Our first day began with cheery greetings from Jon, our instructor.  Then, clad from top to toe with Bendoran’s amazing water wardrobe, we met the Wayfarer that we would be learning to sail.

Whilst the boat was still ashore, we had an introduction to its anatomy, sailing terms and some practice at tacking.  Next we wheeled the boat on its trolley into the water and learned how to rig it and raise the sails.  Ok, so now we had a floating Wayfarer with 2 sails a-flapping rather like an enthusiastic dog awaiting a walk.

Jon took us out of the bay, explaining the importance of setting the sails to get the best of the wind, then showed us how to tack.  Hmmmm… looked nice and easy, calm and controlled, so then followed our turns.  Well, like most things, easy when you know how but for us novices, getting the hang of the correct hand for the tiller and main sail sheet and swopping sides to balance the boat when we tacked as well as looking where we were going and remembering which way the wind was coming from, was serious multi tasking!  But, my word, what patience Jon has, calmly correcting our mistakes, acknowledging our successes and throwing in a story or two as we went.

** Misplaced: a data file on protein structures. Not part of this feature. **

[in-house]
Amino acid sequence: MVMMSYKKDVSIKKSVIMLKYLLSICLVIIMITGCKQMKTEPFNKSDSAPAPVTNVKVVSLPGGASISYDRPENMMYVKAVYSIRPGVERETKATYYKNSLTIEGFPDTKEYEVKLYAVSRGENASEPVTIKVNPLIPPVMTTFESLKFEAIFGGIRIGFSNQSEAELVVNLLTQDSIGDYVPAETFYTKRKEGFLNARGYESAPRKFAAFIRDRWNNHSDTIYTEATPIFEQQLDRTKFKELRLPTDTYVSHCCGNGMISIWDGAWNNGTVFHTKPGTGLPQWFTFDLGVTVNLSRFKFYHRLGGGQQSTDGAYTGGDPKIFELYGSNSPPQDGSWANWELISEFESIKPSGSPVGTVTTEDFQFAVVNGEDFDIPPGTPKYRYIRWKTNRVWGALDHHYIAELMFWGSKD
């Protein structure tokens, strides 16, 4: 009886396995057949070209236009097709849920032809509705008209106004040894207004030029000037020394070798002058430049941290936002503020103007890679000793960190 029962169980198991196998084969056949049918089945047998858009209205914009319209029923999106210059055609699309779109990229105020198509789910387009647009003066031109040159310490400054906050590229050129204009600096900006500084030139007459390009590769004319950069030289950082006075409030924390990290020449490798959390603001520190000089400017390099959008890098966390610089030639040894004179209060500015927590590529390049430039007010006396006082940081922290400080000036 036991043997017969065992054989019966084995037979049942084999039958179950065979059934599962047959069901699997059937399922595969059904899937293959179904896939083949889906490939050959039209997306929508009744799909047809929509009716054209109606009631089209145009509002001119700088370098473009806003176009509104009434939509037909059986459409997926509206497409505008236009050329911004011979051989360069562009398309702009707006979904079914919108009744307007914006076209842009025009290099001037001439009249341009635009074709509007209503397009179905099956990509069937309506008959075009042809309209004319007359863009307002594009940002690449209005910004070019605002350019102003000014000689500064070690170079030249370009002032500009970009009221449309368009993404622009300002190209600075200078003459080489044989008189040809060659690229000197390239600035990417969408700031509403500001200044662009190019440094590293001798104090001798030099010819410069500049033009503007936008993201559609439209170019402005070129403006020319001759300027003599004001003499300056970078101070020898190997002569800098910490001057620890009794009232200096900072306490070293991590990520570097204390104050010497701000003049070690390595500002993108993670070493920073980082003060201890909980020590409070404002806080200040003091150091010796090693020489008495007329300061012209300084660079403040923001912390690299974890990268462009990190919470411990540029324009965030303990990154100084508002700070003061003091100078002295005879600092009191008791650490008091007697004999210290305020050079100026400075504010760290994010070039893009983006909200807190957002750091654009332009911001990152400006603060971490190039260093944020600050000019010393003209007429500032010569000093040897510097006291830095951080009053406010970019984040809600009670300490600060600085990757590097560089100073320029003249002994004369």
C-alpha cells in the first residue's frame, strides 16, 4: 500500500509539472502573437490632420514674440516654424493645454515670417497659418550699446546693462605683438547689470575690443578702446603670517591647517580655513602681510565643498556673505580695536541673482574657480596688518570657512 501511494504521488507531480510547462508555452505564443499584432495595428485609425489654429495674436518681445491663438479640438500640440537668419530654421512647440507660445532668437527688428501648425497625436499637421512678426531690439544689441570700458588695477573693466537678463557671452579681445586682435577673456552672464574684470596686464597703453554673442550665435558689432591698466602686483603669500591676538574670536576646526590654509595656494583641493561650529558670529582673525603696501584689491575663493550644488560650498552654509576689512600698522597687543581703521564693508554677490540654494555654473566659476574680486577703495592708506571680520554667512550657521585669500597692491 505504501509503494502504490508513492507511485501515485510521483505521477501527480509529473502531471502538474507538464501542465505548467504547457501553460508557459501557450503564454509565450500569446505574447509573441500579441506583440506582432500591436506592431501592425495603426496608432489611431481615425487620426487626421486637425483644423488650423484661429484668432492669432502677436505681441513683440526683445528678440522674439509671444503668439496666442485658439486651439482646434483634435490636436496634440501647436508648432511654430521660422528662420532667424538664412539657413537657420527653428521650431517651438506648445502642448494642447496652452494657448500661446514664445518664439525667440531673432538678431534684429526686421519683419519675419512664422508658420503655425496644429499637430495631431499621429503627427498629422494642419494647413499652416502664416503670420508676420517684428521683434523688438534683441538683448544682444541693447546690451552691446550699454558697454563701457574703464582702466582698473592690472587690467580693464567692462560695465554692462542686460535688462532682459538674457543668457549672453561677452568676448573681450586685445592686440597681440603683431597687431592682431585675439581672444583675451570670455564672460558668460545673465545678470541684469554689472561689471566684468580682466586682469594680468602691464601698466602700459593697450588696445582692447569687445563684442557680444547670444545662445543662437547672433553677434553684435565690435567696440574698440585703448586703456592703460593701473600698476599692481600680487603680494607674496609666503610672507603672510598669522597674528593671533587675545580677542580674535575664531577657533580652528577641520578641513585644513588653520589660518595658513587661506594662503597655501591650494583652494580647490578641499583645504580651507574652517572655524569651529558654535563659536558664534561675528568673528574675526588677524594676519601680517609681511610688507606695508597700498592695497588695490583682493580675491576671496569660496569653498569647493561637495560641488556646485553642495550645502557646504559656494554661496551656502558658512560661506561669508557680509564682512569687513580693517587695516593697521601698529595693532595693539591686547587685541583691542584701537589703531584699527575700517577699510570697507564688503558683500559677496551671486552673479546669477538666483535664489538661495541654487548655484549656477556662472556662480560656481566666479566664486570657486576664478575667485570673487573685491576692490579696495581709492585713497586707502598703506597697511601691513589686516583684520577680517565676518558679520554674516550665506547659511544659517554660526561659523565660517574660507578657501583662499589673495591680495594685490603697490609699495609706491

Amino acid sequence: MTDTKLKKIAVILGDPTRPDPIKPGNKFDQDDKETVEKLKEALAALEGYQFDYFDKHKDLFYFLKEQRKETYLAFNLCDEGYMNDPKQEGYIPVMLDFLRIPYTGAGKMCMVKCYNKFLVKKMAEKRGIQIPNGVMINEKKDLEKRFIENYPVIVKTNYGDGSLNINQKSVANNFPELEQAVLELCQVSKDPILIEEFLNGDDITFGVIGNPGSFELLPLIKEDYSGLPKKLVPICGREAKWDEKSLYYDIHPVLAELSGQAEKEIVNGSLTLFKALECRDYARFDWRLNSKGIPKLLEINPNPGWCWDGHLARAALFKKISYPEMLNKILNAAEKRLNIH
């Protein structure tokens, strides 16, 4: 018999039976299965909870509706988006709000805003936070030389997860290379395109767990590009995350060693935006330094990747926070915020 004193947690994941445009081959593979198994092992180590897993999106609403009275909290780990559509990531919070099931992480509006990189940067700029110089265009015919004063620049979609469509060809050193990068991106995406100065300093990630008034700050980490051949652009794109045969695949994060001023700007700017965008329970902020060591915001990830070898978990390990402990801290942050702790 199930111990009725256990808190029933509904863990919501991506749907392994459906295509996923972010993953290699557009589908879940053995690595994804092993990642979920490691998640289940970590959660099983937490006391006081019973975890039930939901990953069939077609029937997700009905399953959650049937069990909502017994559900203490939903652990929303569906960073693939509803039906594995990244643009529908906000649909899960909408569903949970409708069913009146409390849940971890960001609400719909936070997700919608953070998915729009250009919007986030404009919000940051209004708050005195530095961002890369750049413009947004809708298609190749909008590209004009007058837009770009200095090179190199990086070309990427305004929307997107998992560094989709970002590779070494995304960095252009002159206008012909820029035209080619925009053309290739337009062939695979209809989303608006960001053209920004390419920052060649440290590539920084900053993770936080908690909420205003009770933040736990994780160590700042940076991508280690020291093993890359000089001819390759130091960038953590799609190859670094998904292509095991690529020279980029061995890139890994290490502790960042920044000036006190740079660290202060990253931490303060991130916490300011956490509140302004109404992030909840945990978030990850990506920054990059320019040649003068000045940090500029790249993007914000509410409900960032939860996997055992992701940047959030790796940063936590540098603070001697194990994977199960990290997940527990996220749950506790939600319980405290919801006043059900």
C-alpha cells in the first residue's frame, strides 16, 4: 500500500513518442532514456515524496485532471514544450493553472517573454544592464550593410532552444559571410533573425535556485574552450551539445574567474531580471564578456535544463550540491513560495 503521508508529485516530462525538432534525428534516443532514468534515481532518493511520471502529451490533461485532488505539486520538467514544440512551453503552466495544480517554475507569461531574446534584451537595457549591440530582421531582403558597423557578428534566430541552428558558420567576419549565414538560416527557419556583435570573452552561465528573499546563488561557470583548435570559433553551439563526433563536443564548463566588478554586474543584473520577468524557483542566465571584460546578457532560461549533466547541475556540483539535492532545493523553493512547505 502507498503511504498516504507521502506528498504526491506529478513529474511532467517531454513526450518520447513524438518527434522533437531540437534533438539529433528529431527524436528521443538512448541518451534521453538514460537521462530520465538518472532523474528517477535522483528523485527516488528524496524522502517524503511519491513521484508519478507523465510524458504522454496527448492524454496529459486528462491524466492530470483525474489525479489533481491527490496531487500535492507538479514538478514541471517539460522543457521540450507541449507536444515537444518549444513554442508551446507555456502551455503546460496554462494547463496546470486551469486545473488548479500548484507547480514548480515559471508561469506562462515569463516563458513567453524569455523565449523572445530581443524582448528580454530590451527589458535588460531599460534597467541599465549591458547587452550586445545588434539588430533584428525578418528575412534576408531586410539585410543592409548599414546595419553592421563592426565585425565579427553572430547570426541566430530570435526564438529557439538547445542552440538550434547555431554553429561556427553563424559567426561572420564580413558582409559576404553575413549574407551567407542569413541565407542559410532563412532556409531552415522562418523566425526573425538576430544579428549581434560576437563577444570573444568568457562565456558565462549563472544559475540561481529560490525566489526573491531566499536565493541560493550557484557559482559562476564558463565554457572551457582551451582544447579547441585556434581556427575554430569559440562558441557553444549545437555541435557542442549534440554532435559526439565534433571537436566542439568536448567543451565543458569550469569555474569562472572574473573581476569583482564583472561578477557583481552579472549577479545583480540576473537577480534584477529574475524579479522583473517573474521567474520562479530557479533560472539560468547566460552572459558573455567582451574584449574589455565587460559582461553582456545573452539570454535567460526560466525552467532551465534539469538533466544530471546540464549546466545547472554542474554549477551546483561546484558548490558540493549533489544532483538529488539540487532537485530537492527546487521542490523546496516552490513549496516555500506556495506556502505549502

Once out at the head of the bay, we sailed some long stretches, our tacking skills slowly improving.  All too soon it was lunchtime but hey, that gave us the opportunity of learning how to bring the boat safely back to the jetty, nice and gently.  Back out again in the afternoon for some more practice after Jon had done some more explaining of manoeuvres with lovely sketches on the whiteboard.

On the second day, our whiteboard lesson showed us how to gybe (“mind yer head”) and to run before the wind, so we both did our best to transfer the theory into practice once out on the water.  Sure we got it wrong a number of times but Jon’s encouragement seems endless and we both had periods where we really sailed well (honestly).  In the afternoon we had a go at steering to a 3 point course, which would use all the skills we’d been learning and do you know, on reflection, that was actually quite a lot.